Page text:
Suppliers look to run 10-Gbit Ethernet over copper wire
SAN MATEO, Calif. Top communications experts will debate how best to bring 10-Gigabit Ethernet to copper cabling at an IEEE meeting next month in Hawaii. Their efforts will serve as an important step in smoothing the evolution of tomorrow's business networks.
Industry players see the problem of how to run 10-Gbit/s Ethernet 100 meters over today's aging Category 5 unshielded twisted-pair cabling as one of the grand challenges of communications design. Indeed, many engineers say it can't be done.
But two startups SolarFlare Communications (Irvine, Calif.) and Plato Labs (Campbell, Calif.) are vying to show that it can despite huge hurdles in digital signal processing and analog design, as well as what some designers consider the physical limits of copper.
Those two newcomers face competition from entrenched players Broadcom Corp., Cicada Semiconductor Corp., Intel Corp. and Marvell Technology Group Ltd., each of which is developing its own solution. The strategies include upgrading to more-robust grades of copper cable, but all sides agree that no one knows which grade of copper cable will best accommodate 10-Gbit speeds.
The IEEE is billing its Nov. 10-15 meeting on Kauai as a call for interest on 10-GBase-CX4, a relatively quick, easy way to use Infiniband copper cabling to send 10-Gbit Ethernet signals over distances of less than 15 meters and to connect systems in a data center. Of perhaps more interest, though, will be SolarFlare's first open presentation on how to bring 10-Gbit Ethernet to Category 5 cables up to 100 meters, a tutorial organizers hope will catalyze interest in working out a standard for what would become 10-GBase-T. "This hasn't been openly discussed in public in the standards meetings before," said Chris DiMinico, chief technology officer with cable and optical-fiber maker CDT Corp. (Leominster, Mass.).
A 10-GBase-T standard would likely breathe new life into business networks. As part of a normal three-year upgrade cycle, companies are expected to refresh their desktop PCs starting mid-2003, the same time that Gigabit Ethernet becomes part of the standard PC configuration. Those systems should drive demand by mid-2004 for gigabit switches with 10-Gbit uplinks that will plug into the Cat. 5 infrastructure that makes up more than half of all the installed cabling in businesses today.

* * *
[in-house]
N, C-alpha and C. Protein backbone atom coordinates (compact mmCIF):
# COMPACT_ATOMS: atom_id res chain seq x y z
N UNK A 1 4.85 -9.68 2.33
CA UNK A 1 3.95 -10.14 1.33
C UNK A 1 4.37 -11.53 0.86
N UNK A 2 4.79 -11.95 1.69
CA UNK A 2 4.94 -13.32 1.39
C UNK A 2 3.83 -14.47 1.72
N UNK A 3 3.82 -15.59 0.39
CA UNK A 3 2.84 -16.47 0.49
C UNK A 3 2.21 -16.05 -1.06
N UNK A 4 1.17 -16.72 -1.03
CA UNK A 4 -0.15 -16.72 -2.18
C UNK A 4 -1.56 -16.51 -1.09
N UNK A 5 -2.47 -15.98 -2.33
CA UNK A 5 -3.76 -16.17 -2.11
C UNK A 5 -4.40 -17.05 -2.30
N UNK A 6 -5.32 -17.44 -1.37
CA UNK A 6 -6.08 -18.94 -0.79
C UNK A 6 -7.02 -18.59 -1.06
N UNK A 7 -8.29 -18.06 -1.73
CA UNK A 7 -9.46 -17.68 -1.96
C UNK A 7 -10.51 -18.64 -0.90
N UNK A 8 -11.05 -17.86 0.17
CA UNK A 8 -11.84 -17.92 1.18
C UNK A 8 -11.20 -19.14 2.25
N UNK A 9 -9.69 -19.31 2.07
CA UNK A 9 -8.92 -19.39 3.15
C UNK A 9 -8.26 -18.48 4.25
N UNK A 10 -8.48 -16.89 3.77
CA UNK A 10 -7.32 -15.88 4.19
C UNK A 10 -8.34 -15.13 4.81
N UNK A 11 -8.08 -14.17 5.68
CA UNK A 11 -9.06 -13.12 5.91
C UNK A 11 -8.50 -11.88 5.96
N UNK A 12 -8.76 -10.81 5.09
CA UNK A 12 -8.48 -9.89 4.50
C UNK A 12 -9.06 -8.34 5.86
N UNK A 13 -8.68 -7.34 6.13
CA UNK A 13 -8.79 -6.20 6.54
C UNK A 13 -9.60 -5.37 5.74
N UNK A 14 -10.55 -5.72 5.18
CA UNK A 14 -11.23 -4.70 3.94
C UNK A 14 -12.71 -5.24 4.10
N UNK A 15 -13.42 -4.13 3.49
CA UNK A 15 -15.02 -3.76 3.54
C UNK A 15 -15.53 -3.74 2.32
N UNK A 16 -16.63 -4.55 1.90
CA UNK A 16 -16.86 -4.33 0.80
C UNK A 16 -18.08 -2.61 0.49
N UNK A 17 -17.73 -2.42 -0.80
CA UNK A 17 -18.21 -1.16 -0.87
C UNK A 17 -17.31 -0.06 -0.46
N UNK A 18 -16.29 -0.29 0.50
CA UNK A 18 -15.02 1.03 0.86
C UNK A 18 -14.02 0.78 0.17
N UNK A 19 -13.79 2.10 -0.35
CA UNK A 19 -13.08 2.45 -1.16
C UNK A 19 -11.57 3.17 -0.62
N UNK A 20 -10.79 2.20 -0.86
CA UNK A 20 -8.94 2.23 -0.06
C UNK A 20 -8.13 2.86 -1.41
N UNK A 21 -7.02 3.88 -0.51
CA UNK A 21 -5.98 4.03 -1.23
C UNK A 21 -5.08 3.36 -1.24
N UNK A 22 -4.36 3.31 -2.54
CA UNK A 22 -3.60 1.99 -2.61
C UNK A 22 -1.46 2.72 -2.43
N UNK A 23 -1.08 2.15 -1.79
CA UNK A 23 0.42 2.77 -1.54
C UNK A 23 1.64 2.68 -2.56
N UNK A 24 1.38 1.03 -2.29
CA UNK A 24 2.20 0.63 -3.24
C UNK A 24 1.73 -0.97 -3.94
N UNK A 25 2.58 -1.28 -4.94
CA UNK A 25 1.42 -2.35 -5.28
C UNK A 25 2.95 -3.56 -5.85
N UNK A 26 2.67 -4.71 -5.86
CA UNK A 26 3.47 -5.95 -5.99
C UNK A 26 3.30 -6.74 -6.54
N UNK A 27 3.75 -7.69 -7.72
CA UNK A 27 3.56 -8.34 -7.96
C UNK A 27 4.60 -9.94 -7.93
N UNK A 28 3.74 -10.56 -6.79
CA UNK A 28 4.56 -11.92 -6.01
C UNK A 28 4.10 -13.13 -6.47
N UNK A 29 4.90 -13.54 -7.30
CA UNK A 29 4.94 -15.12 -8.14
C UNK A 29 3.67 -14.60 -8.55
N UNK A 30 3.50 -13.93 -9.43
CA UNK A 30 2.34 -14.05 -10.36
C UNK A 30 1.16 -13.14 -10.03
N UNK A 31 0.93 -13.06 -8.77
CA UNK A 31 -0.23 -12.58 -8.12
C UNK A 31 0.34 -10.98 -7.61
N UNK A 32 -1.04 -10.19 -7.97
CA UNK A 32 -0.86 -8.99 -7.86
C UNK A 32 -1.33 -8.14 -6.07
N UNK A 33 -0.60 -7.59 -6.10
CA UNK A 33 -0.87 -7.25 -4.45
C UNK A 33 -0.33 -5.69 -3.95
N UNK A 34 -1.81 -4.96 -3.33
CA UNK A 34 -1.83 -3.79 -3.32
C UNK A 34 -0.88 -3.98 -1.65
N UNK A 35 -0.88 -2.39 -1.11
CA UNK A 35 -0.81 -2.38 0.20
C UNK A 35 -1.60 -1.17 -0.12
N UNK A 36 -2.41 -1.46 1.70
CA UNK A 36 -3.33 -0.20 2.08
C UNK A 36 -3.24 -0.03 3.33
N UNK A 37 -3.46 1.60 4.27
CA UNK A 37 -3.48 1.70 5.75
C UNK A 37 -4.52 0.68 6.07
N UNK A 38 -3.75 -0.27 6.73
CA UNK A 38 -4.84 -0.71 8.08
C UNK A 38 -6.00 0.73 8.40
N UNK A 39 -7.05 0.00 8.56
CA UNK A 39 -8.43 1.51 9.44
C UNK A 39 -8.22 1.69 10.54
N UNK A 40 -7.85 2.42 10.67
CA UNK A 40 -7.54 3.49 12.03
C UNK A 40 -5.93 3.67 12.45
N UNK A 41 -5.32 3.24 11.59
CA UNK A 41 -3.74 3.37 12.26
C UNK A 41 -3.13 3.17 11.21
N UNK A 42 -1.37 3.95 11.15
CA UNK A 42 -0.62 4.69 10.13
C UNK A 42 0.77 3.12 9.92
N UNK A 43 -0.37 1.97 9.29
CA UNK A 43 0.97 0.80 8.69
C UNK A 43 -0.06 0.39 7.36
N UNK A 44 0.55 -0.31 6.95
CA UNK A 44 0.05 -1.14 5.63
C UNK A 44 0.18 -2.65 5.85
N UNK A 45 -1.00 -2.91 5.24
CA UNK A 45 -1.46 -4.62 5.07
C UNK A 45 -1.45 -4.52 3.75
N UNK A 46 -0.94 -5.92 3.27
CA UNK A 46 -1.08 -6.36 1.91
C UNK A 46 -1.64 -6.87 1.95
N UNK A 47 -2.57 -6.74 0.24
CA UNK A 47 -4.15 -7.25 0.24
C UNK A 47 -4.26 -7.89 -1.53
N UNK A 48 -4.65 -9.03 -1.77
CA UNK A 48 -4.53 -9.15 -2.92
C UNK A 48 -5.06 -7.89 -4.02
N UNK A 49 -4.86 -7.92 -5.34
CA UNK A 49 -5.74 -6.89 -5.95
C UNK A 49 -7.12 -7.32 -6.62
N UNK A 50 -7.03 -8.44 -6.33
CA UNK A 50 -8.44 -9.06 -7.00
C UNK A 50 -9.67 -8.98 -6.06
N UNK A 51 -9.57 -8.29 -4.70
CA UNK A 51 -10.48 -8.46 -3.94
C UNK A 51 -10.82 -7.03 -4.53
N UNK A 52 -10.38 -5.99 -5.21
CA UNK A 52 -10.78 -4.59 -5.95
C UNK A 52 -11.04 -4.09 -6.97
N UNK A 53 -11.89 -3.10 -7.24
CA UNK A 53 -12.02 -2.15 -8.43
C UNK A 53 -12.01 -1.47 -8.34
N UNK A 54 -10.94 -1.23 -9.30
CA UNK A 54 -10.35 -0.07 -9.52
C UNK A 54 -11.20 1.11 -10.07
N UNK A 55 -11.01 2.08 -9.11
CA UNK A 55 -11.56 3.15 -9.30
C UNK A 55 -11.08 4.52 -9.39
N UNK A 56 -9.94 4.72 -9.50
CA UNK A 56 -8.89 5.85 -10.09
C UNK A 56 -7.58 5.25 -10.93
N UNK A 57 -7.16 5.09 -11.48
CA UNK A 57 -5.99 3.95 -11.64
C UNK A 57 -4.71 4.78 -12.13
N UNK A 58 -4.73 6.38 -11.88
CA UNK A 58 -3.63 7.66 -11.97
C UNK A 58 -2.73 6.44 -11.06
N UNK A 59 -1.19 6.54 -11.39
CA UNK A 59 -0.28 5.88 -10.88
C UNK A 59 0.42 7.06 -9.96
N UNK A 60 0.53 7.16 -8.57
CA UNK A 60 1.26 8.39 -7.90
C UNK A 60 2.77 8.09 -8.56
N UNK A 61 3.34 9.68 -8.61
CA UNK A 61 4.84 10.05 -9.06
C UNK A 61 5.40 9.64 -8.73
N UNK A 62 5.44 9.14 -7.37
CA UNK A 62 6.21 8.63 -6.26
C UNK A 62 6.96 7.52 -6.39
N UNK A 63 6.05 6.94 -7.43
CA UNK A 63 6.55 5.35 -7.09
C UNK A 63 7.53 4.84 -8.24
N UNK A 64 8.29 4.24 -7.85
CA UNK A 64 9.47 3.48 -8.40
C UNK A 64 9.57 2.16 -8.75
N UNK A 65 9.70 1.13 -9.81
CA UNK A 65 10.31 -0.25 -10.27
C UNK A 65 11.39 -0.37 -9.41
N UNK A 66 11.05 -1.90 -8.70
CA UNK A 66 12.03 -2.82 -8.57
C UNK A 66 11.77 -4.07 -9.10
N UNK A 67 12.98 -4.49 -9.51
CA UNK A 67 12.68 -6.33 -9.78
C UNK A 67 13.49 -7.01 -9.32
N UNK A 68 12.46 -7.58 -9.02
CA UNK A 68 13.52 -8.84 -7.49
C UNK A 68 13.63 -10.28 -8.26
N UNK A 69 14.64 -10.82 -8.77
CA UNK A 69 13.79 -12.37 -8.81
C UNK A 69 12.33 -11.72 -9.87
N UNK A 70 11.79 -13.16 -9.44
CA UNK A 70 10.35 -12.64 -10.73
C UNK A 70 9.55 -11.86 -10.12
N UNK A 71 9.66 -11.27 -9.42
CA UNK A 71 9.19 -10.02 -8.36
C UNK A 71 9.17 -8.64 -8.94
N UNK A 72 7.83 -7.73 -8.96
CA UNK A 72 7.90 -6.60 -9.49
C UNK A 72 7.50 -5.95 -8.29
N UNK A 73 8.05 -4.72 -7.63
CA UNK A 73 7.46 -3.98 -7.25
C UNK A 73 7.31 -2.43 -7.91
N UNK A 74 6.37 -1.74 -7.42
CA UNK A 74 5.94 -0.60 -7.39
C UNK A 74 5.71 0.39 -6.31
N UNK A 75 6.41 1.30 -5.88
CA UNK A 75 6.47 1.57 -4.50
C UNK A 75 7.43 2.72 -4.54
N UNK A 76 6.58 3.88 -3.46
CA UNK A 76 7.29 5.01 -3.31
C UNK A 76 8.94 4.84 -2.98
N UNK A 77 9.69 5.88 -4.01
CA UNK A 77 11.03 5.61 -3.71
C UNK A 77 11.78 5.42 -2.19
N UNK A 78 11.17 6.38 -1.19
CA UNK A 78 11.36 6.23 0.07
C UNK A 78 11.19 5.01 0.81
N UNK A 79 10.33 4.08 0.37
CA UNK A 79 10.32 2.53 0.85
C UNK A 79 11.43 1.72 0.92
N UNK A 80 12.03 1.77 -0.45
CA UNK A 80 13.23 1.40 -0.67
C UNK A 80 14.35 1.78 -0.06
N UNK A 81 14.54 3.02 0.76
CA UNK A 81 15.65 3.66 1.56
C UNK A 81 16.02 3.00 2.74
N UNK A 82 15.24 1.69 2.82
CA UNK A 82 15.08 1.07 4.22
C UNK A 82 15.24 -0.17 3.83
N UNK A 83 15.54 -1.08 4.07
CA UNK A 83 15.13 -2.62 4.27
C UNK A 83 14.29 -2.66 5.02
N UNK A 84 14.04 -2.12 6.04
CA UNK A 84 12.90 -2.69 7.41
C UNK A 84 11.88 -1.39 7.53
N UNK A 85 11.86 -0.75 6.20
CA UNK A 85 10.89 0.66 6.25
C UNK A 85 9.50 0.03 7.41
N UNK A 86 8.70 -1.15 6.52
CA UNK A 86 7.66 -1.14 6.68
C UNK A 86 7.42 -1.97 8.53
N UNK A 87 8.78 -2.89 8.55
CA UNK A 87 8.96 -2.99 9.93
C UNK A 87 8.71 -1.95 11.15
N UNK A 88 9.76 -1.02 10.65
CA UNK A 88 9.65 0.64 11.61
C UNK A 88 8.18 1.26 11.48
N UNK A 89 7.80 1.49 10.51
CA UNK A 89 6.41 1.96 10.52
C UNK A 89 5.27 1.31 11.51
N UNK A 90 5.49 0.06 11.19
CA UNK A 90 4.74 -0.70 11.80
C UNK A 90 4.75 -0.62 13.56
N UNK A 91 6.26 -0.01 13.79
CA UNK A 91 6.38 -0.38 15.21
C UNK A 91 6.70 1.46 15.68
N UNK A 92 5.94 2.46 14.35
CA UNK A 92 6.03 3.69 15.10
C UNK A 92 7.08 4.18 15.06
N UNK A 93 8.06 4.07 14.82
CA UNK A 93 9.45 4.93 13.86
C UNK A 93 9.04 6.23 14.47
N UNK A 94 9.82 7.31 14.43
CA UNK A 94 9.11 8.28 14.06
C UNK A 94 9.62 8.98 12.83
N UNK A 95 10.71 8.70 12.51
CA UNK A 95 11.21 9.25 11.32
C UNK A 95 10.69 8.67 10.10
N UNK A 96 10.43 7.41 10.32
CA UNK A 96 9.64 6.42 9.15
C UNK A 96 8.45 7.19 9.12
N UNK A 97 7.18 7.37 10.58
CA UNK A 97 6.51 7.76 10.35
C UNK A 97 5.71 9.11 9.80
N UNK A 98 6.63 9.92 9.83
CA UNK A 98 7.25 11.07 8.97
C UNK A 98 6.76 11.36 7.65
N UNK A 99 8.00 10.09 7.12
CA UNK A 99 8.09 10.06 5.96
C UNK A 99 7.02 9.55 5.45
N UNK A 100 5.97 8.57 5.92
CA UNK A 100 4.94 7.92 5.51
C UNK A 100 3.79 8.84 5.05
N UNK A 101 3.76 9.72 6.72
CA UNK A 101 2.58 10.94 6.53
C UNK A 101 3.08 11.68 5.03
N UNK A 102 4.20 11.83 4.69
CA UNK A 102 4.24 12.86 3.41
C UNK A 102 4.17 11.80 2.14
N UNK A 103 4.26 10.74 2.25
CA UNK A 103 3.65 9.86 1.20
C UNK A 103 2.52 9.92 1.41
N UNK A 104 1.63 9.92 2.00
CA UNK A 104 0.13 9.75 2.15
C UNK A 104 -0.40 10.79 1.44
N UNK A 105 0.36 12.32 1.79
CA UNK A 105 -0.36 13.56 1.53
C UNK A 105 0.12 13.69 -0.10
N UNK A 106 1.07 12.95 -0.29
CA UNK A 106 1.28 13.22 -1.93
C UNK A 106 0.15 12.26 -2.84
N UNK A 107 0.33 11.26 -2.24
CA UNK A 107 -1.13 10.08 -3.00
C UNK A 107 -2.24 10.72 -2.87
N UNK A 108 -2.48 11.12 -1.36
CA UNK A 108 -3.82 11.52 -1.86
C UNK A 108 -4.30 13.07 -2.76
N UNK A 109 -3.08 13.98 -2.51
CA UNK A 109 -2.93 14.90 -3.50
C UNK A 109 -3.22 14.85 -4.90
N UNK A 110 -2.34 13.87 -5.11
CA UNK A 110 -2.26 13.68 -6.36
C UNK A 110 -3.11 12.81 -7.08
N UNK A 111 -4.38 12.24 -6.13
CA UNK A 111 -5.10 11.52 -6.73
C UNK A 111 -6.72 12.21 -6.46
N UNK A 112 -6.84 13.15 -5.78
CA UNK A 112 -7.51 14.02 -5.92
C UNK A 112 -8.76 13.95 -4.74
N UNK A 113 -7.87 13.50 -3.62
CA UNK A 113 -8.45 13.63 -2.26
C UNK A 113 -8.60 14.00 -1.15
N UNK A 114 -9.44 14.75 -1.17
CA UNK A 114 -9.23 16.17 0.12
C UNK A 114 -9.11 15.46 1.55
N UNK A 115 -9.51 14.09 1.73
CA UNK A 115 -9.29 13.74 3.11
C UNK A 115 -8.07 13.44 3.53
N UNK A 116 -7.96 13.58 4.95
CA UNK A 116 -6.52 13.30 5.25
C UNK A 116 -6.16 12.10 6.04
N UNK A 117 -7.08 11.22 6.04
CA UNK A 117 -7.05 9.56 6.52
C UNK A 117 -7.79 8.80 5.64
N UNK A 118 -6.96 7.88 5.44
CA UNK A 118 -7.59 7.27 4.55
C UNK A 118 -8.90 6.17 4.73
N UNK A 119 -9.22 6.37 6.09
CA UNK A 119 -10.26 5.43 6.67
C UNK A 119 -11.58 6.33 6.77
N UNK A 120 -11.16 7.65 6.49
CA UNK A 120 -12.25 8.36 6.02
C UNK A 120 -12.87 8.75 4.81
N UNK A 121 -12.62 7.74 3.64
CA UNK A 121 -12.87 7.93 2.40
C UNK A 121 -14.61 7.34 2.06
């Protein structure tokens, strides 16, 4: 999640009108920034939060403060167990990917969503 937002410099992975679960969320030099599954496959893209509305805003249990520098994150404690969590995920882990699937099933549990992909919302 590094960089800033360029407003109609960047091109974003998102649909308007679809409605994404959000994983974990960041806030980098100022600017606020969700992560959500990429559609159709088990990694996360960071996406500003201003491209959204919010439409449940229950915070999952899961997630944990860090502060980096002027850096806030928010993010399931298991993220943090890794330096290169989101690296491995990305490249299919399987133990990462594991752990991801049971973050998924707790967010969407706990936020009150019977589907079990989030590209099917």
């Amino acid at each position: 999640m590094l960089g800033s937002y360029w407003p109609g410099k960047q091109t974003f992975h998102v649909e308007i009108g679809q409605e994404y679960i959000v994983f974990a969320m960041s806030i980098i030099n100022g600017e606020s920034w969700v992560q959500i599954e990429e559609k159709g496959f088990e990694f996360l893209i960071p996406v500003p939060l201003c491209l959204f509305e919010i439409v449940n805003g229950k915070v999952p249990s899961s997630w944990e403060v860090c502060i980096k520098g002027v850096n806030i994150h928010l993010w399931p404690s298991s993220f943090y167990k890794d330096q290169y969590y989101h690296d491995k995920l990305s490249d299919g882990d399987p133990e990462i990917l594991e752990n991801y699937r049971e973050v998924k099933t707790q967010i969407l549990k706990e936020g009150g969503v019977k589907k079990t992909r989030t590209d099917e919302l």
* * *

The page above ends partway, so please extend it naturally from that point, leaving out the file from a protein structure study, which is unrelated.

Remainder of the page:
A 10-GBase-T standard won't spark an upturn itself, but it will push aside concerns about writing purchase orders for next year's gigabit-equipped desktops. "That's part of the premise. [The PC upgrade cycle] could be the beginning of a whole trickle-down effect in semiconductors and IT," said Jeremey Donovan, a chief analyst at Gartner Dataquest.
Why it's difficult
Currently the 100-MHz bandwidth of standard Cat. 5 wiring lacks the ability to handle 10-Gbit signals, said Sailesh Rao, a director of communications architectures in the former Level One group at Intel.
"If you do the math, you need to code about 50 bits over four pairs of wires, which is not possible because it implies about 4,000 to 5,000 levels of coding. You can't discriminate that many levels unless you go above the spec of Cat. 5 and then it's a whole new ball game," Rao said.
Vivek Telang, the chip architect who developed Cicada's 1-Gbit/s parts and is working on its 10-Gbit products, agreed. "You can make Cat. 5 work for 10 meters, but not for long distances over the existing cable plant. There's old cable that has been there for years and is in bad shape," he said.